20 Tips For Successful Transitions – When The Nest Becomes Empty
By Mark Webb
“Adolescence is perhaps nature’s way of preparing parents to welcome the empty nest.” ~ Karen Savage & Patricia Adams
1) Reinitiate Old Friendships and/or Begin New Ones. Get in touch with old fishing buddies. Call up the ladies in your Sunday school class. Seek out those friends who had have were pushed to the back burner while you were juggling the load of active parenting and working full time. If you would be better off making new friends for this phase of your life, think of ways to meet positive people and couples. Civic organizations, churches, and educational arenas are great places to start.
2) Broaden Your Horizons. Learn new things. Go to school and take classes of things you’ve always wanted to know more about. Study psychology, photography, woodworking, jewelry making, painting & etc. Take exercise or dance classes. Make the most of this opportunity.
3) Renew Your Wedding Vows. This could be an actual renewal in the form of a ceremony but I’m thinking more along the lines of making a concentrated decision to make your spouse your priority. What can you do to make your spouse feel special? What kinds of new adventures can you go on? Actively date your partner. This decision will have a major impact on the quality of your life for the rest of your life.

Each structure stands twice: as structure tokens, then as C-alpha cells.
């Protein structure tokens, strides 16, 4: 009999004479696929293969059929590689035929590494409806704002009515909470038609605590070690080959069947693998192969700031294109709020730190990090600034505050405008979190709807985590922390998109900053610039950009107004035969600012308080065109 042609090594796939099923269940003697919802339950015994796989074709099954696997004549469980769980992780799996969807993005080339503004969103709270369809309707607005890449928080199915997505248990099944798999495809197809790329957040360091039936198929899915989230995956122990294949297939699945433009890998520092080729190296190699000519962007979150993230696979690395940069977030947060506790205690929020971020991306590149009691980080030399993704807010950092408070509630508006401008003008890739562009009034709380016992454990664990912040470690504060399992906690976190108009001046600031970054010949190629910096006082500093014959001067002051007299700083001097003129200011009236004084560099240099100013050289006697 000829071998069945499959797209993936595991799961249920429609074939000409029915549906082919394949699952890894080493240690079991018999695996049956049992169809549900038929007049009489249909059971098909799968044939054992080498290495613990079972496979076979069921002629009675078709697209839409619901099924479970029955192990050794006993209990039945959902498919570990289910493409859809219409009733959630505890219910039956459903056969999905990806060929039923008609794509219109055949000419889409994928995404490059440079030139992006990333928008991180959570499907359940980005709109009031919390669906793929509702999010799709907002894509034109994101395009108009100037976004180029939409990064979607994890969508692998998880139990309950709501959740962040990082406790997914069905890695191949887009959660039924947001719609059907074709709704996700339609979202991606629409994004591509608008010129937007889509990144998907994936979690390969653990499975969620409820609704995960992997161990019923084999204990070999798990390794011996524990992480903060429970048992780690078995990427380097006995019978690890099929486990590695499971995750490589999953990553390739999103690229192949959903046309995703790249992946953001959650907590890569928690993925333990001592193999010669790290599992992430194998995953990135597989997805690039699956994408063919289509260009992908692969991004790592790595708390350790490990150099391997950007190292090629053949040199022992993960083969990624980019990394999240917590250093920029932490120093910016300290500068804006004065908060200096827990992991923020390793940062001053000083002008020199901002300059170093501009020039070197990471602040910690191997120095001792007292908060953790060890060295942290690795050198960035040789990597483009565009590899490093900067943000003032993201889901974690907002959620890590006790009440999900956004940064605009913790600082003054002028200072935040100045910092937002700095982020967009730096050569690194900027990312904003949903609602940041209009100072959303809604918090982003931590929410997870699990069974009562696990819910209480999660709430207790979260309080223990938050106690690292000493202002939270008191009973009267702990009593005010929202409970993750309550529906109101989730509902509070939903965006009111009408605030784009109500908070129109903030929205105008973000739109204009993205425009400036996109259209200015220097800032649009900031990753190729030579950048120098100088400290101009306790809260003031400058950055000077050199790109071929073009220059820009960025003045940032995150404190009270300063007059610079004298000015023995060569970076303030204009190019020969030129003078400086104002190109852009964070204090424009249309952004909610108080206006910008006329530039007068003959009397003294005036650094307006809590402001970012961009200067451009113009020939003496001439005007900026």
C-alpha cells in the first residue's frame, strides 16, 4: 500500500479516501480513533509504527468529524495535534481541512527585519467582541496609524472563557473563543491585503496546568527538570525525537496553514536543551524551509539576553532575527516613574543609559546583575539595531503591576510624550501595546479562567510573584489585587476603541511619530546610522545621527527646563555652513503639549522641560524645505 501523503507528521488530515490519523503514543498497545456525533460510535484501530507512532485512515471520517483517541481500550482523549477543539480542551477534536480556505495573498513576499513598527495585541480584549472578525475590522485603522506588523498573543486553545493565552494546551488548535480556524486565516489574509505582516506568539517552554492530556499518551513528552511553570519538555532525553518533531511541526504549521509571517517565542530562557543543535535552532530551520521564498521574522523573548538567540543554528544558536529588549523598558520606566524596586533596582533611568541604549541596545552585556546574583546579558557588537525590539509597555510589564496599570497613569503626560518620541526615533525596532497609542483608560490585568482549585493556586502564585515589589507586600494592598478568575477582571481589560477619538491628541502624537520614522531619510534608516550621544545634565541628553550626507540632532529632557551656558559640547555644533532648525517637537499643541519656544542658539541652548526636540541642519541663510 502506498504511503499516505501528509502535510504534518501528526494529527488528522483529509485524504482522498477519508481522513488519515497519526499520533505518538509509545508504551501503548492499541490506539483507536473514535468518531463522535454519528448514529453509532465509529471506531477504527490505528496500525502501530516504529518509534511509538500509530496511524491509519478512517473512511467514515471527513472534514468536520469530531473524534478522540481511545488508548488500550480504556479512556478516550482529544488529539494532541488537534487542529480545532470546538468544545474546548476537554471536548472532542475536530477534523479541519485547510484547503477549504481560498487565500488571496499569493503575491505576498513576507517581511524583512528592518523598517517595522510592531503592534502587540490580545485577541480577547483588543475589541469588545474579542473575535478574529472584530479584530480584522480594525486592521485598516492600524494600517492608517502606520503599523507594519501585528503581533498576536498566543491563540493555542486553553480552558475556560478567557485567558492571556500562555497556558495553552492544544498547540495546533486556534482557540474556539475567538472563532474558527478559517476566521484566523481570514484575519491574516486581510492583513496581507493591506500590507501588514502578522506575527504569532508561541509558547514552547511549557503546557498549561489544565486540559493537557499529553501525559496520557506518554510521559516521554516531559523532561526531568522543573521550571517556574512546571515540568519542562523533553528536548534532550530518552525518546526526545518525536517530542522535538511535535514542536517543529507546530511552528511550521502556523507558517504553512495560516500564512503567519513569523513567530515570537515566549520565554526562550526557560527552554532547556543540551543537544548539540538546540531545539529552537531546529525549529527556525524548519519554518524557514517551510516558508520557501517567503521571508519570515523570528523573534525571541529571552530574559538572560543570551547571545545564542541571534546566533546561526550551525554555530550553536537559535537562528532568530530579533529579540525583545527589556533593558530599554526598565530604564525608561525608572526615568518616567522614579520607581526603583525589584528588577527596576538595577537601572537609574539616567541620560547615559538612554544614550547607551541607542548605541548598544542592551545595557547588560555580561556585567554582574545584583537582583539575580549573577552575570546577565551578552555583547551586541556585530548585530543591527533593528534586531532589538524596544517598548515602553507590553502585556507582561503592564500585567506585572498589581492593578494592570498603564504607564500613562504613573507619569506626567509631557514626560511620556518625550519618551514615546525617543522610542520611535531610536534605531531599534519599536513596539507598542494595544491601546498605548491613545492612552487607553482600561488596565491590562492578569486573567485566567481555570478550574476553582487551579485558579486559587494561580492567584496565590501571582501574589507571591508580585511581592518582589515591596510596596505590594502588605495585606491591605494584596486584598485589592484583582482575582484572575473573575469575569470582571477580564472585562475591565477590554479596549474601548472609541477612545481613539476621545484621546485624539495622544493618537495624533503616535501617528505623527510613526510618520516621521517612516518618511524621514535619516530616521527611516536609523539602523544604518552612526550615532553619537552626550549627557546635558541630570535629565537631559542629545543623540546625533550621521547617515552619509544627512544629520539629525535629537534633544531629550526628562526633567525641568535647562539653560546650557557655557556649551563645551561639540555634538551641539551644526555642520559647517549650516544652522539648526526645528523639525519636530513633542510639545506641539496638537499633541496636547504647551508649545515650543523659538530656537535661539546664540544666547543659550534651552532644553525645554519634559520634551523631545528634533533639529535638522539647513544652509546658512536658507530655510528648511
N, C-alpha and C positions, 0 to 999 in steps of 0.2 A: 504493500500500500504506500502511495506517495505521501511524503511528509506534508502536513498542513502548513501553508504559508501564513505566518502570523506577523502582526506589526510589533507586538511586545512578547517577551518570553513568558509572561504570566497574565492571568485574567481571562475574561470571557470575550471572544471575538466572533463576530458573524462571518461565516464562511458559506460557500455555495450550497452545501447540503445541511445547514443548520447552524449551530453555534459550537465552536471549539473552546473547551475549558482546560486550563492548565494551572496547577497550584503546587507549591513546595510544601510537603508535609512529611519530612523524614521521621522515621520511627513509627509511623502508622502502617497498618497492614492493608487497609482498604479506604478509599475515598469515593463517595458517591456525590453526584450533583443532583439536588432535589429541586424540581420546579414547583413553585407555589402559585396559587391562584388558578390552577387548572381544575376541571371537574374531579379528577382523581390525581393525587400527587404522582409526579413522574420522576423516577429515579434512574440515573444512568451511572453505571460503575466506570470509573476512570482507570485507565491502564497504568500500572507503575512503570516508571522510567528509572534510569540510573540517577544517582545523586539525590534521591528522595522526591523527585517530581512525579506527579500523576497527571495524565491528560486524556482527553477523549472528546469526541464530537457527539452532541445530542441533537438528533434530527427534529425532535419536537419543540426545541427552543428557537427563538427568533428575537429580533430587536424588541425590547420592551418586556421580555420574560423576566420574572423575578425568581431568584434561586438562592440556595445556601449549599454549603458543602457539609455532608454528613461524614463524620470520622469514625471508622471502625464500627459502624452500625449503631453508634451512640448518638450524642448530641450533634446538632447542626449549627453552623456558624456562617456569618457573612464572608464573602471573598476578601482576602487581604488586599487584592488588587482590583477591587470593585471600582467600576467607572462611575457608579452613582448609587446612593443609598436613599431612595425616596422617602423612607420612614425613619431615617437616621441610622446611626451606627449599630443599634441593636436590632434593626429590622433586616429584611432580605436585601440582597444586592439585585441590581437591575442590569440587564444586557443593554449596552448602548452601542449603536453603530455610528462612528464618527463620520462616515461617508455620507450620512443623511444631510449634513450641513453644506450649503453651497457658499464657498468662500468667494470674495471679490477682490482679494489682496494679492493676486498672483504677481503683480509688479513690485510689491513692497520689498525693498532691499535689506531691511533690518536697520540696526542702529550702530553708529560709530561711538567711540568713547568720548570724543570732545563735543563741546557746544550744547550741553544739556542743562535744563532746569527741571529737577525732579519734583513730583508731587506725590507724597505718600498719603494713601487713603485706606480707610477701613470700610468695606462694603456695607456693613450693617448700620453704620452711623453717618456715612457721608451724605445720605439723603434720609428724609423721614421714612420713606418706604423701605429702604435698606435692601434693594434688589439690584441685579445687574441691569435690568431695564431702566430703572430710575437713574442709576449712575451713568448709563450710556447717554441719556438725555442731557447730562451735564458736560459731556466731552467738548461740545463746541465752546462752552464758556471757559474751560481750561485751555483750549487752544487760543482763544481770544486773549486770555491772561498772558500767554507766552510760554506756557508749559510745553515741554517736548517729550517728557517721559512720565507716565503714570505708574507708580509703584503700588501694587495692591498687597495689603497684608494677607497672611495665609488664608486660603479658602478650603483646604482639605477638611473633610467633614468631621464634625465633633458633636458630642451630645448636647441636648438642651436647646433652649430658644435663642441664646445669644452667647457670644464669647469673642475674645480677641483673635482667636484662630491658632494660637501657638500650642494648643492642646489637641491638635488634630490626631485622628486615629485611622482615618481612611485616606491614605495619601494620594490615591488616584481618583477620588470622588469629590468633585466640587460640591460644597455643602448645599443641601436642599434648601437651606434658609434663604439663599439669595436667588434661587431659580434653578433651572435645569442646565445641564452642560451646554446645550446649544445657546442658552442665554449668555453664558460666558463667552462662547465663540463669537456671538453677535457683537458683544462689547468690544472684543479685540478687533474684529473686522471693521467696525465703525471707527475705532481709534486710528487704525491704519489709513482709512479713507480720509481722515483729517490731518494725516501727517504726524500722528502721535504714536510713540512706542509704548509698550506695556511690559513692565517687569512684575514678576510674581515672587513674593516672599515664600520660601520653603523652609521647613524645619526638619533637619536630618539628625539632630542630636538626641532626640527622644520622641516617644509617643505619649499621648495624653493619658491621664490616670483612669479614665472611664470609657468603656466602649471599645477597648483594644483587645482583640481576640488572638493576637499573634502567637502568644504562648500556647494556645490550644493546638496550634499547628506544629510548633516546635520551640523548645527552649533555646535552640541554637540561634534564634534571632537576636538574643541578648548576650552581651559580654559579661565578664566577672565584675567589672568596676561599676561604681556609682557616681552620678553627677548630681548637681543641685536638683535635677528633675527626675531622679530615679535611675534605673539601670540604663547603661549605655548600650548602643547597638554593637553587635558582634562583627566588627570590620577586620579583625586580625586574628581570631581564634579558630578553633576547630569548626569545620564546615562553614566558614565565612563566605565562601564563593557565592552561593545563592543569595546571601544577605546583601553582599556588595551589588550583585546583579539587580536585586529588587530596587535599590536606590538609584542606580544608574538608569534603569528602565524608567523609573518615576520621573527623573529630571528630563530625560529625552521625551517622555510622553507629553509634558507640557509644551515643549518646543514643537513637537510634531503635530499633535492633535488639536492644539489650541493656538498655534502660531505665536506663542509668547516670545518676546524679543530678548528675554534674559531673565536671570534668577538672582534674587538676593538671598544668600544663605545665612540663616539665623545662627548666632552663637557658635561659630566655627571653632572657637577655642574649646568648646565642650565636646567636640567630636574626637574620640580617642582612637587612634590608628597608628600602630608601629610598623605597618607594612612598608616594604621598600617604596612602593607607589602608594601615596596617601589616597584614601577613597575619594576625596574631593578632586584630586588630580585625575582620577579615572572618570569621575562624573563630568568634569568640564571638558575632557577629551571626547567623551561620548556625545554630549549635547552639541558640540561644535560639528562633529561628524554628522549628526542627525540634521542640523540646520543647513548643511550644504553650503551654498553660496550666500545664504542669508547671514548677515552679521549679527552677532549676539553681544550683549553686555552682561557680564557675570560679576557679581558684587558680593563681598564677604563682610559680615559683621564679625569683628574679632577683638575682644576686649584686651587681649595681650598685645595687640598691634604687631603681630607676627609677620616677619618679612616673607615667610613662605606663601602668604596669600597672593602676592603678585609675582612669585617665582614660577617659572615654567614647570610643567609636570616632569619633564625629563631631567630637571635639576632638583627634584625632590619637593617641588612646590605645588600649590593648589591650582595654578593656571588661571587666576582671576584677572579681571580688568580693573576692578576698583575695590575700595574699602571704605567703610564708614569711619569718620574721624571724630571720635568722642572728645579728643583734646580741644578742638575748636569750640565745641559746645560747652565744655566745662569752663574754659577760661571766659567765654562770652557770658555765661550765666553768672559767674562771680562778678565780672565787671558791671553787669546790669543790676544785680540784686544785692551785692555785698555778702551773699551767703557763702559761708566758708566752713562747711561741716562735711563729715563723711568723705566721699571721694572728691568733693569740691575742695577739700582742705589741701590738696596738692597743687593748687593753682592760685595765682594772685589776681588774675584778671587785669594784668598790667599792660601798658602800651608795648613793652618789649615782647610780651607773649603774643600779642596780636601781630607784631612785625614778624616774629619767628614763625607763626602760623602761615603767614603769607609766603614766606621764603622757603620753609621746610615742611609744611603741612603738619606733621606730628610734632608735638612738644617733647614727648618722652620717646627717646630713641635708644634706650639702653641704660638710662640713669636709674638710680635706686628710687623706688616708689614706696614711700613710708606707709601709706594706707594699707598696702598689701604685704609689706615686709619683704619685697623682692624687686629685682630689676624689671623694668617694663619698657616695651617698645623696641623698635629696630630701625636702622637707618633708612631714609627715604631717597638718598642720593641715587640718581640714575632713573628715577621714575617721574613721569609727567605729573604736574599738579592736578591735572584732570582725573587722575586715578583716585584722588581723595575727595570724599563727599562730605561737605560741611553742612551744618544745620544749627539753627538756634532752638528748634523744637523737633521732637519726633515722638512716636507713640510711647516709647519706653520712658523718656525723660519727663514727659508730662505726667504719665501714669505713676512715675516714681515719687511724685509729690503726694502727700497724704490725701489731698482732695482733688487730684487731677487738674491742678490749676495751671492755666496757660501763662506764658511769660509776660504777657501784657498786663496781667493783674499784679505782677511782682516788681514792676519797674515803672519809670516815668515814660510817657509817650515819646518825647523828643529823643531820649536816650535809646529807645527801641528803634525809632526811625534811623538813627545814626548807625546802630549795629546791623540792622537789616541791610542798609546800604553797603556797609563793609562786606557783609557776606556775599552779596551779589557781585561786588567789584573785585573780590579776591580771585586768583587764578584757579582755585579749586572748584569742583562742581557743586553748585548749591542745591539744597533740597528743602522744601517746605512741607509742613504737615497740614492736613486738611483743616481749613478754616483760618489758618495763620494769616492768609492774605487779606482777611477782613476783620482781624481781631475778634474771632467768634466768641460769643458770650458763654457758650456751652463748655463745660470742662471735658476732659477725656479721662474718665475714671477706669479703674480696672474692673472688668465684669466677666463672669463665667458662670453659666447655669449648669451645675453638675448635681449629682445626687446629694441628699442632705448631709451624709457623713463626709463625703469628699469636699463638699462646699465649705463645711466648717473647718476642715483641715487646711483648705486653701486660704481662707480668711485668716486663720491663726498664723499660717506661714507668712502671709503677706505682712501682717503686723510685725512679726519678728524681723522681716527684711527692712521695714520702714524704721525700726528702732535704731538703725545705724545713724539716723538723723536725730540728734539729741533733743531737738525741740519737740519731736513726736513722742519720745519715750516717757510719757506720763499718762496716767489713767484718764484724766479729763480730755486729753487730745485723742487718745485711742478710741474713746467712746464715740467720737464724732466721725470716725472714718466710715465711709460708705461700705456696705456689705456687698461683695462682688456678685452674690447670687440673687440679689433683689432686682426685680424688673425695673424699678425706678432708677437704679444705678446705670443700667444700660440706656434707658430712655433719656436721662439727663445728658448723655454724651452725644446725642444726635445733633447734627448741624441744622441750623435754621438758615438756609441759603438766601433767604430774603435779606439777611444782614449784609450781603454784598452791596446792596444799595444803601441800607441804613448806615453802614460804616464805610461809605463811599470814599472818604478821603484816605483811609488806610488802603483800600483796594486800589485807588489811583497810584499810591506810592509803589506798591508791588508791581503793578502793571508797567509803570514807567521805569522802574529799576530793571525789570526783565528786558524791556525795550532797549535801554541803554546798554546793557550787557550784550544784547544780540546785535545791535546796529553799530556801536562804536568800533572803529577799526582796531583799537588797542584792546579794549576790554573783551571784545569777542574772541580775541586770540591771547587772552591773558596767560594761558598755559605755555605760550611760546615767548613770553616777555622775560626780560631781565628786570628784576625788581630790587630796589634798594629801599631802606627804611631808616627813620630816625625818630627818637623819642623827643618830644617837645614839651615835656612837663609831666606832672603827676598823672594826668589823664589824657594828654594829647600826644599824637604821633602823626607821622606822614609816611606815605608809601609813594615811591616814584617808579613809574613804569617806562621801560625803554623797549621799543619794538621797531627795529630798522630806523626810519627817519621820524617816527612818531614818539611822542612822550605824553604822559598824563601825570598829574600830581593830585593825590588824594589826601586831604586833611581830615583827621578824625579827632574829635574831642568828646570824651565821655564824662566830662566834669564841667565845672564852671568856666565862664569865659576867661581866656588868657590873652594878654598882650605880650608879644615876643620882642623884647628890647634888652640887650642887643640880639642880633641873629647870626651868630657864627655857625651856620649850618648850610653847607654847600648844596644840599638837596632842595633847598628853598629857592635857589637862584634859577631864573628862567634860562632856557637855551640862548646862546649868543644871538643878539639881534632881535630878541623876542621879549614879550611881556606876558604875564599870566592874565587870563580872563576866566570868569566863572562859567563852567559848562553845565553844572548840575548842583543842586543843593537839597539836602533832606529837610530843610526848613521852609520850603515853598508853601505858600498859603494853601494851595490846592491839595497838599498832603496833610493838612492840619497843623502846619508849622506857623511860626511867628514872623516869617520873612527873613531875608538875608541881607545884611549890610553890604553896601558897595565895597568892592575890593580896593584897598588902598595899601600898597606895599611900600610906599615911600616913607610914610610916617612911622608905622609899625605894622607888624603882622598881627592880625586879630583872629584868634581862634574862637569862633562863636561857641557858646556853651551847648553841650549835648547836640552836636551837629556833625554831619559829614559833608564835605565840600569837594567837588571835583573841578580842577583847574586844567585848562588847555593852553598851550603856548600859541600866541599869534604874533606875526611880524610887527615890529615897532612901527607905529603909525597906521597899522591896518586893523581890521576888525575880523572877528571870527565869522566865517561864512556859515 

4) Give Yourself A Pat On The Back. Acknowledge the fact that you were successful in getting your child to this point of launching them into their independence. Your job isn’t over yet, parenting never ends, but you have reached this goal.
5) Make Use Of The Freed Up Space. You don’t want your child to feel like you’re pushing them out the door but consider ways to utilize their now vacant room. Don’t be one of those parents who sit in their child’s absent bedroom. Fresh paint on the wall and some new furnishings can ease feelings of missing your child. Pack up their stuff and put it in storage. It creates a sense of newness for you and your home. Perhaps a home gym, a craft room or a get away reading room would do the trick.
6) Don’t Wait Til The Last Minute. You know at some point your children will be leaving home. Prepare now.
7) Acknowledge Your Feelings. If you are sad; admit it to yourself. It’s okay to feel this way and the process of making this transition can take up to two years so don’t be too hard on yourself. Women tend to struggle with this change more than men. It hits men differently. Men tend to feel regretful for things they didn’t do and not spending more time with their children. Don’t dismiss your partner’s feelings if you aren’t feeling the same impact that they feel. You could alienate your partner and it would be wiser to connect with your partner emotionally.
8) Get A Dog. You are not limited to this choice but a dog is known as man’s best friend. You could get a fish tank but it probably won’t serve the purpose I have in mind. A dog and the responsibilities of having a pet will help to fill those lonely gaps and will provide great companionship.
9) Travel. Take a trip with your spouse. It’s a lot easier to get up and go when the children are gone. You can take spontaneous trips to the beach, the mountains or to some other vacation spot. Go see the places you have always dreamed of.